We are here to encourage the development of gifted young singers and to stimulate the growth of New York City's invaluable chamber opera companies. But we will not neglect the Metropolitan Opera either. Get ready for bouquets and brickbats.

Saturday, April 27, 2013


Bryan Wagorn and Wallis Giunta
Ms. Giunta's flowing strawberry blonde hair was pinned up cleverly to create a 1930's look to match the theme of her recital and her slinky red satin gown.  But there was nothing "pinned up" about her performance.  No indeed!  It flowed seamlessly and dramatically from one song to the next.  It flowed gracefully from German to French to English to Spanish to Italian--all sung with perfect diction.

The theme chosen by this supremely gifted Canadian mezzo was Brecht and Weill's Die Sieben Todsünden with a variety of songs interspersed between verses of what was written as a ballet chanté commissioned by one Edward James, whose wife Tilly Losch was a ballerina.  The plan was to split the character of Anna into two, with Anna I being sung by Weill's wife Lotte Lenya and Ms. Losch dancing the part of Anna II.  Characteristic of Brecht, the text satirizes the bourgeoisie.  One is never quite sure whether Anna I and Anna II are different aspects of the same woman who visits seven cities in the USA, each city used to demonstrate a different sin.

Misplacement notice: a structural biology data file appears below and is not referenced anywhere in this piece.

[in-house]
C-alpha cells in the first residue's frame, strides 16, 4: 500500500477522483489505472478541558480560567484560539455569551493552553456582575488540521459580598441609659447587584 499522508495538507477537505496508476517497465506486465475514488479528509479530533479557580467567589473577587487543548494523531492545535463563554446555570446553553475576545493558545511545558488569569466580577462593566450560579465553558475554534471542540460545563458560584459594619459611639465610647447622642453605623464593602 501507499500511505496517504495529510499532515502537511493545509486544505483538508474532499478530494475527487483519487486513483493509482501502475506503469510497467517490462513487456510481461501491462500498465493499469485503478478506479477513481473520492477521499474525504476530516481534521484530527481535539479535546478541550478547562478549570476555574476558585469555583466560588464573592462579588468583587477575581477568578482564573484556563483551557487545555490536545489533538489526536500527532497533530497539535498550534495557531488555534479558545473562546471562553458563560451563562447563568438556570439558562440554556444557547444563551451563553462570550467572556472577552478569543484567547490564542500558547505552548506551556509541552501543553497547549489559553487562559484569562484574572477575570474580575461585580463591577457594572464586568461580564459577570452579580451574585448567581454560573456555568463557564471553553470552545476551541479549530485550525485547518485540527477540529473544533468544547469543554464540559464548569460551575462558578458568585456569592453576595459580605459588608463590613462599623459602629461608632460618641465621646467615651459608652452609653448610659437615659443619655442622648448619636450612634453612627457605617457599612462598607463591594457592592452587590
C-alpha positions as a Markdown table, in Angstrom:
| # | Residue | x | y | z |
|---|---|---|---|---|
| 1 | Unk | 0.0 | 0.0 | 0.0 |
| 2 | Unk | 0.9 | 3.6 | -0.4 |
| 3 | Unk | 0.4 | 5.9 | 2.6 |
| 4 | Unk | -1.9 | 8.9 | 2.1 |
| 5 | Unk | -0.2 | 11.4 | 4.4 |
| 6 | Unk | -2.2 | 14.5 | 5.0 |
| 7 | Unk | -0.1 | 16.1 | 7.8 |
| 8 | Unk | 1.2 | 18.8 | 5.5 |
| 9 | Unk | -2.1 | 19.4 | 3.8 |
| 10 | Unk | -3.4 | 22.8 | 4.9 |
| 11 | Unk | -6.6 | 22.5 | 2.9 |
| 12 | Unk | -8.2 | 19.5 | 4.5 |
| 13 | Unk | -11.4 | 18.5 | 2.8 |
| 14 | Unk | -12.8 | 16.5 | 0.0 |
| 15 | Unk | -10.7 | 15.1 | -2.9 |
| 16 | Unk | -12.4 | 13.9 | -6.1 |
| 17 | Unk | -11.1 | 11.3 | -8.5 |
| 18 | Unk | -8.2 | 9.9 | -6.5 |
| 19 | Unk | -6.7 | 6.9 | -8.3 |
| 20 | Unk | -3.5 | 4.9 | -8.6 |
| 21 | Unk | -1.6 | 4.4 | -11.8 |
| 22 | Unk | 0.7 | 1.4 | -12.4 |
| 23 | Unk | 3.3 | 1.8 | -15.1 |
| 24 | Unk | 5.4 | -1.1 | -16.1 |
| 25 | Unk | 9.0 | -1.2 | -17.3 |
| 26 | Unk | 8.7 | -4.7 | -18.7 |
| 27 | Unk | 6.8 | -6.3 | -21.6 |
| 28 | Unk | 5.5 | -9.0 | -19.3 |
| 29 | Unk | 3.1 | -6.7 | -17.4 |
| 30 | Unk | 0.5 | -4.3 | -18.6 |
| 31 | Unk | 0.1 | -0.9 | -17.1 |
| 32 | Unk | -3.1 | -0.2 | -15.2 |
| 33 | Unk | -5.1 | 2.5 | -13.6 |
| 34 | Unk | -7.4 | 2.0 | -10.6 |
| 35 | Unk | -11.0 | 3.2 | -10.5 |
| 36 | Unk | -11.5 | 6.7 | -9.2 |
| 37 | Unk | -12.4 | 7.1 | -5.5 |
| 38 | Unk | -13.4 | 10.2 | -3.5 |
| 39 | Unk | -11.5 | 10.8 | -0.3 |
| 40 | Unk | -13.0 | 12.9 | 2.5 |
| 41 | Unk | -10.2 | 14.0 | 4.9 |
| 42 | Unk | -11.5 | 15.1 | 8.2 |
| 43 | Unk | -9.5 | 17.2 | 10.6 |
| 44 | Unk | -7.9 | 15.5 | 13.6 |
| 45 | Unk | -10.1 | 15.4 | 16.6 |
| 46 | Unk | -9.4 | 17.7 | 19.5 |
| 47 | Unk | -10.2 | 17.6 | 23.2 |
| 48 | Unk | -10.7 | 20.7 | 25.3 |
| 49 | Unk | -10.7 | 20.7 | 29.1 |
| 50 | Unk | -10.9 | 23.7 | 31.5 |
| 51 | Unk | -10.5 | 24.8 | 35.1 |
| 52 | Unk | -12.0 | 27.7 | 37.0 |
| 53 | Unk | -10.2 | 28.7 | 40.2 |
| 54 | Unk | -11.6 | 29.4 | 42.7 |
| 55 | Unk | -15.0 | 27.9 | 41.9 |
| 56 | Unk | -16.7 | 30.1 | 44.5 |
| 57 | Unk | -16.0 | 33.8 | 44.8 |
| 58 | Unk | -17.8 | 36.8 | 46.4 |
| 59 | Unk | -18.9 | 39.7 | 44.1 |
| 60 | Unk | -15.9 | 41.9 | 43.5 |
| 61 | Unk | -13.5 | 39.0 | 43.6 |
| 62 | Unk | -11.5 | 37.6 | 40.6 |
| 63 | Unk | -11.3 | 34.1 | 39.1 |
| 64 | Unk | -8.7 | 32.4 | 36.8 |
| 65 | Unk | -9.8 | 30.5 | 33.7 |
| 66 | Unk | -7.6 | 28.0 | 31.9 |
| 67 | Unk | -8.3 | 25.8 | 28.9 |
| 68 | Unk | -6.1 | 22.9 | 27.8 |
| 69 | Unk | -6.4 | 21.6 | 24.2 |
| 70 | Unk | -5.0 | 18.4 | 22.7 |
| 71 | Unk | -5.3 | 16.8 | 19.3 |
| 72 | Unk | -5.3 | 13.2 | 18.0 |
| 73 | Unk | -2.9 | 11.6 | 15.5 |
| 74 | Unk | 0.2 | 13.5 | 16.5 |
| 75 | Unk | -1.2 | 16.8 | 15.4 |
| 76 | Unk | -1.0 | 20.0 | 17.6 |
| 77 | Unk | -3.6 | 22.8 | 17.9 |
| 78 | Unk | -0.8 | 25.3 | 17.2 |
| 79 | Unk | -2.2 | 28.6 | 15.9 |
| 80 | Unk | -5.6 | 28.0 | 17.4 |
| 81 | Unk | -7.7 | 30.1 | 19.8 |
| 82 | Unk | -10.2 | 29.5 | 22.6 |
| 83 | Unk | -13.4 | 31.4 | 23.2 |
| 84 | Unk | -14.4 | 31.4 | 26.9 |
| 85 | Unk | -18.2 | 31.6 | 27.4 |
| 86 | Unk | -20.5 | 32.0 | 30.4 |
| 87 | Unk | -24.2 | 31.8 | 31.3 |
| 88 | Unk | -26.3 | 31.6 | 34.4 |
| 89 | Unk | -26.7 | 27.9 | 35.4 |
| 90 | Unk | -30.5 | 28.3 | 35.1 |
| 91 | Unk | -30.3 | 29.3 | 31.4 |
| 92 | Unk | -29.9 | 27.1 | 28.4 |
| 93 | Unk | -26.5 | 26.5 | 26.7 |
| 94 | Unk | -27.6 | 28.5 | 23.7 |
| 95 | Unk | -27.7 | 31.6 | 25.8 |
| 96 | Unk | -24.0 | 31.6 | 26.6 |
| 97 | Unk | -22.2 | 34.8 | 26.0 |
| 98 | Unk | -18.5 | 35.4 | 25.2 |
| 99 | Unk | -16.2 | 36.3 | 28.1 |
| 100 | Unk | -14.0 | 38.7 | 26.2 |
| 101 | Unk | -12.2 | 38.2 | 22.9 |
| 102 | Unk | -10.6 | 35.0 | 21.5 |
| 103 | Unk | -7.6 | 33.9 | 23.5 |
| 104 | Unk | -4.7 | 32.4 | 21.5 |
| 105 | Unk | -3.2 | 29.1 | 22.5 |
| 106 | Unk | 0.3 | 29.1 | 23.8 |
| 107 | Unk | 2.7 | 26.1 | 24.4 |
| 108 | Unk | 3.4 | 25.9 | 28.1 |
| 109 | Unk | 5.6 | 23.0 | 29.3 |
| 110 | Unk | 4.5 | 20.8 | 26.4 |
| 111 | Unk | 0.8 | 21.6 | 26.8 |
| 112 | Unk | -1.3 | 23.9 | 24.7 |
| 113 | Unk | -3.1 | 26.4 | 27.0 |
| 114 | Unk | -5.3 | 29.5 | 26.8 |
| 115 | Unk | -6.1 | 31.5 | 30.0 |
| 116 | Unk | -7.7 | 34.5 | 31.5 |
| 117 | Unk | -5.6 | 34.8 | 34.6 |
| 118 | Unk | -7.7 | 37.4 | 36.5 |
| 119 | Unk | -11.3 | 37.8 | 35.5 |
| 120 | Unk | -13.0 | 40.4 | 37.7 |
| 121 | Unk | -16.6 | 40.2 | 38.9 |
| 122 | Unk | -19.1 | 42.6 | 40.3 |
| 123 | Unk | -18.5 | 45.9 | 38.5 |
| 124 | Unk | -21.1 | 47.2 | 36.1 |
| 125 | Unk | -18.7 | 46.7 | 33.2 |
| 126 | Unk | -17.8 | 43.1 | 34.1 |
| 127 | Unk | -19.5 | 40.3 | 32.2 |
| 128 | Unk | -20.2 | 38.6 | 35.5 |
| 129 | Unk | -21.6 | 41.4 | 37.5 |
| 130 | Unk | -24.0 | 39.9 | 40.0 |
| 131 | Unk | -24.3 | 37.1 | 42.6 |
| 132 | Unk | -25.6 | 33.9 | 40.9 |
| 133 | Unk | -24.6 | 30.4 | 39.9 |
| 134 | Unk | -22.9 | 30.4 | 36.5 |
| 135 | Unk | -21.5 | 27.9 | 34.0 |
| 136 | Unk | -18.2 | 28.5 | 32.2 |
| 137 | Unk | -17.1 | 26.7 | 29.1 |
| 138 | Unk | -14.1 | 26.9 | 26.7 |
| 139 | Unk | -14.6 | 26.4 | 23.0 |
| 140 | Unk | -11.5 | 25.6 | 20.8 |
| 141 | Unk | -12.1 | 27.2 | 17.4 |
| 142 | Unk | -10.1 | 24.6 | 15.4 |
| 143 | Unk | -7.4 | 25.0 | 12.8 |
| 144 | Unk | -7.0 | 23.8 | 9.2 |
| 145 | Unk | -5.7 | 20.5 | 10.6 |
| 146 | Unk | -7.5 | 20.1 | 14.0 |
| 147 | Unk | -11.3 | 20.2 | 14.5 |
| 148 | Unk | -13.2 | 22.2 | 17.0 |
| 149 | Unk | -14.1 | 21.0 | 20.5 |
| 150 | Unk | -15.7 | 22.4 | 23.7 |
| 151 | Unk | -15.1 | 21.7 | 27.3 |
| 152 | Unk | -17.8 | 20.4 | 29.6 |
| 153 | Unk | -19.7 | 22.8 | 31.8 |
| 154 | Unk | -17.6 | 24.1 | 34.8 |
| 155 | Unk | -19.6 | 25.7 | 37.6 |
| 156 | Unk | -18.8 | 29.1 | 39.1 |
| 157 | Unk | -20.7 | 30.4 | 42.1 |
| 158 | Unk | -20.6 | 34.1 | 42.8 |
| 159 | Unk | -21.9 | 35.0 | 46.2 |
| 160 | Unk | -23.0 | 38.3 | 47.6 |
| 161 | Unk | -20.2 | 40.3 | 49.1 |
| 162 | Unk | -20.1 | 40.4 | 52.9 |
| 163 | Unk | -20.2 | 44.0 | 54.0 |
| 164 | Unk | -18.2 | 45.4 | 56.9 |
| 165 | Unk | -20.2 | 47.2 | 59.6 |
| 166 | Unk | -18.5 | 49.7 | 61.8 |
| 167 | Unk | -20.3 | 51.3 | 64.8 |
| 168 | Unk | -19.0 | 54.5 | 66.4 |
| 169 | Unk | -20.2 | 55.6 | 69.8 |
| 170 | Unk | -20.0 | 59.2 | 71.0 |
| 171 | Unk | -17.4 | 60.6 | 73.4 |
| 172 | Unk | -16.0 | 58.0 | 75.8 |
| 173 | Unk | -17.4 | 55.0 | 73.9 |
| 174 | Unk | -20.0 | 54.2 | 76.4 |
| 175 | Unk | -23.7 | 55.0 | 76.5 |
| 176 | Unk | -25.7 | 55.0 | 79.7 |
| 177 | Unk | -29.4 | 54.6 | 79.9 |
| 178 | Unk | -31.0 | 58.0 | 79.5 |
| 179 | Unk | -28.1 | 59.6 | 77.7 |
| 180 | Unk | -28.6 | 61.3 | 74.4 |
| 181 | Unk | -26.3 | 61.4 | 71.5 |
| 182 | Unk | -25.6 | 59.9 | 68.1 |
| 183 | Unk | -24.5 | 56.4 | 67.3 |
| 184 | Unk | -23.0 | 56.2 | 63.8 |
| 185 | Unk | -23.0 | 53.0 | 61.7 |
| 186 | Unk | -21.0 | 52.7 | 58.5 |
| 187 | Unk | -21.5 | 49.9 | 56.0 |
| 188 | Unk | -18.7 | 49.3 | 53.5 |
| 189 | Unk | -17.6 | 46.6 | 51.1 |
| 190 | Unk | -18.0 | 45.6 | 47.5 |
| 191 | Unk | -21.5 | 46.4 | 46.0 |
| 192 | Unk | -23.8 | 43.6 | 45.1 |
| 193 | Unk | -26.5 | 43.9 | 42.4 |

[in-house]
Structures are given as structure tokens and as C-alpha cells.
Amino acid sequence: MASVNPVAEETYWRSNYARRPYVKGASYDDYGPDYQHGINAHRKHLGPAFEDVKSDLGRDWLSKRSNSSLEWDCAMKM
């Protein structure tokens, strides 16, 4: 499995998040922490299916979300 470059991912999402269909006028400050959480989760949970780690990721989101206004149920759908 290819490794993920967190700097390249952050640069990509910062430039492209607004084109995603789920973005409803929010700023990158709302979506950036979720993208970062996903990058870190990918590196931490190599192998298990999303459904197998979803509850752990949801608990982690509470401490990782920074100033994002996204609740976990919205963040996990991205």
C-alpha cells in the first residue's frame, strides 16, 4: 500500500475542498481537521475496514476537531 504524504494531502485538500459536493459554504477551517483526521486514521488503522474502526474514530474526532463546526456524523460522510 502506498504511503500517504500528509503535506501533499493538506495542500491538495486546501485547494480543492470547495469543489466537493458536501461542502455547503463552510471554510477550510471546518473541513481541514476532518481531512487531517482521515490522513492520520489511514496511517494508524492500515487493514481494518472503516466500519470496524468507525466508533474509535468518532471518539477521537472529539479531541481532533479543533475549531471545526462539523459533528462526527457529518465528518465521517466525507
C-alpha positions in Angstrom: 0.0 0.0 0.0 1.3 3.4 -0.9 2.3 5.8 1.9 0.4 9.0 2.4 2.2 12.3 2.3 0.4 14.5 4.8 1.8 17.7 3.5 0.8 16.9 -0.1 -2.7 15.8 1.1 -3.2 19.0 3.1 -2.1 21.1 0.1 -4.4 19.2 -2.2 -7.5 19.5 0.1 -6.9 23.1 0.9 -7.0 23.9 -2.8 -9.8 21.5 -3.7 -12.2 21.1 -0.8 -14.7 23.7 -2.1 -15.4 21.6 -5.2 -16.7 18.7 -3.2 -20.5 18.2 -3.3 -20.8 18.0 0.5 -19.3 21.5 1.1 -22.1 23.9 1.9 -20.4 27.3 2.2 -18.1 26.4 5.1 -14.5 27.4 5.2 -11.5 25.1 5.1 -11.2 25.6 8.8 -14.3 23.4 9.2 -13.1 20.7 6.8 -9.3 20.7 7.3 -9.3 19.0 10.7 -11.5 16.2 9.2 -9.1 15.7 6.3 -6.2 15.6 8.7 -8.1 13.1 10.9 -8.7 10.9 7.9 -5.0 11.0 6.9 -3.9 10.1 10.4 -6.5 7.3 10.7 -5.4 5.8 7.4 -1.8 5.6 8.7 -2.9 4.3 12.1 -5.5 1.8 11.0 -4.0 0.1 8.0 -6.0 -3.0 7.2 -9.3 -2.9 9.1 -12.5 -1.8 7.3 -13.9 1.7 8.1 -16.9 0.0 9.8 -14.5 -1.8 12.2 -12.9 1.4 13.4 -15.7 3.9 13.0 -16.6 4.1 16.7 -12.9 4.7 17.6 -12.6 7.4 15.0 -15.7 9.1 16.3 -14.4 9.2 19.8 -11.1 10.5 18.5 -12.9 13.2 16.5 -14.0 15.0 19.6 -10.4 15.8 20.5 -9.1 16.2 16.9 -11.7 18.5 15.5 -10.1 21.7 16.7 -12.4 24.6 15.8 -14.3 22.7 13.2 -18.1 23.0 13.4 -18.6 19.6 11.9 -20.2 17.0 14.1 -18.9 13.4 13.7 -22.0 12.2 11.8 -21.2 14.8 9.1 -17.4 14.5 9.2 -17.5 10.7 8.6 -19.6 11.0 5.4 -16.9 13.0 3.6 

We particularly enjoyed the group of songs chosen to illustrate the sin of sloth.  Weill's "Youkali" was followed by Poulenc's "Hôtel" from Banalités and an extremely funny song called "The Sloth" by Michael Flanders and Donald Swann.  So much textual and dramatic variety were conveyed not only in Sloth, but also in Pride, Wrath, Lust, Greed, Gluttony and Envy.  Mr. Weill's "Die Muschel von Margate", used to illustrate Greed was particularly relevant today.

Perhaps the two songs we enjoyed the most were used to illustrate the sin of lust: Cole Porter's "Love for Sale", given a unique dose of irony by Ms. Giunta and "Al Pensar en el Dueño de mis Amores" from Ruperto Chapí's zarzuela Las Hijas del Zebedeo which evinced the soul of flamenco.

John Lennon's "Imagine" was movingly sung a capella.  Stephen Foster's "The Old Folks at Home" was sung sitting on the edge of the stage with the tenderest of piano work from the estimable Bryan Wagorn who succeeded brilliantly in keeping up with all of Ms. Giunta's many shifts of mood and period.  She did step outside the 1930's a few times, for the Foster, the Lennon, for Schubert's "Der Zwerg", for Monteverdi's "Addio Roma" from L'Incoronazione di Poppea and the zarzuela.

It was in every respect an original and compelling program that showed off Ms. Giunta's linguistic facility and dramatic skills as effectively as her burnished mezzo.  At this level of performance, fine technique can just be taken for granted and the listener can focus on the artistry and communicative skills of the performers.  Ms. Giunta's greatest gift is that she makes each song her own, and always in a way that involves the audience.

We were left wondering what magic is being performed by the Lindemann Young Artist Development Program which seems to regularly turn out such impressive performers.  Ms. Giunta is completing her second year with the program and simultaneously completing an Artist Diploma in Opera Studies at The Juilliard School.  She has several recordings to her credit and sings all over the USA and her homeland Canada as well as in Europe.  A stellar career would seem to be a foregone conclusion.

© meche kroop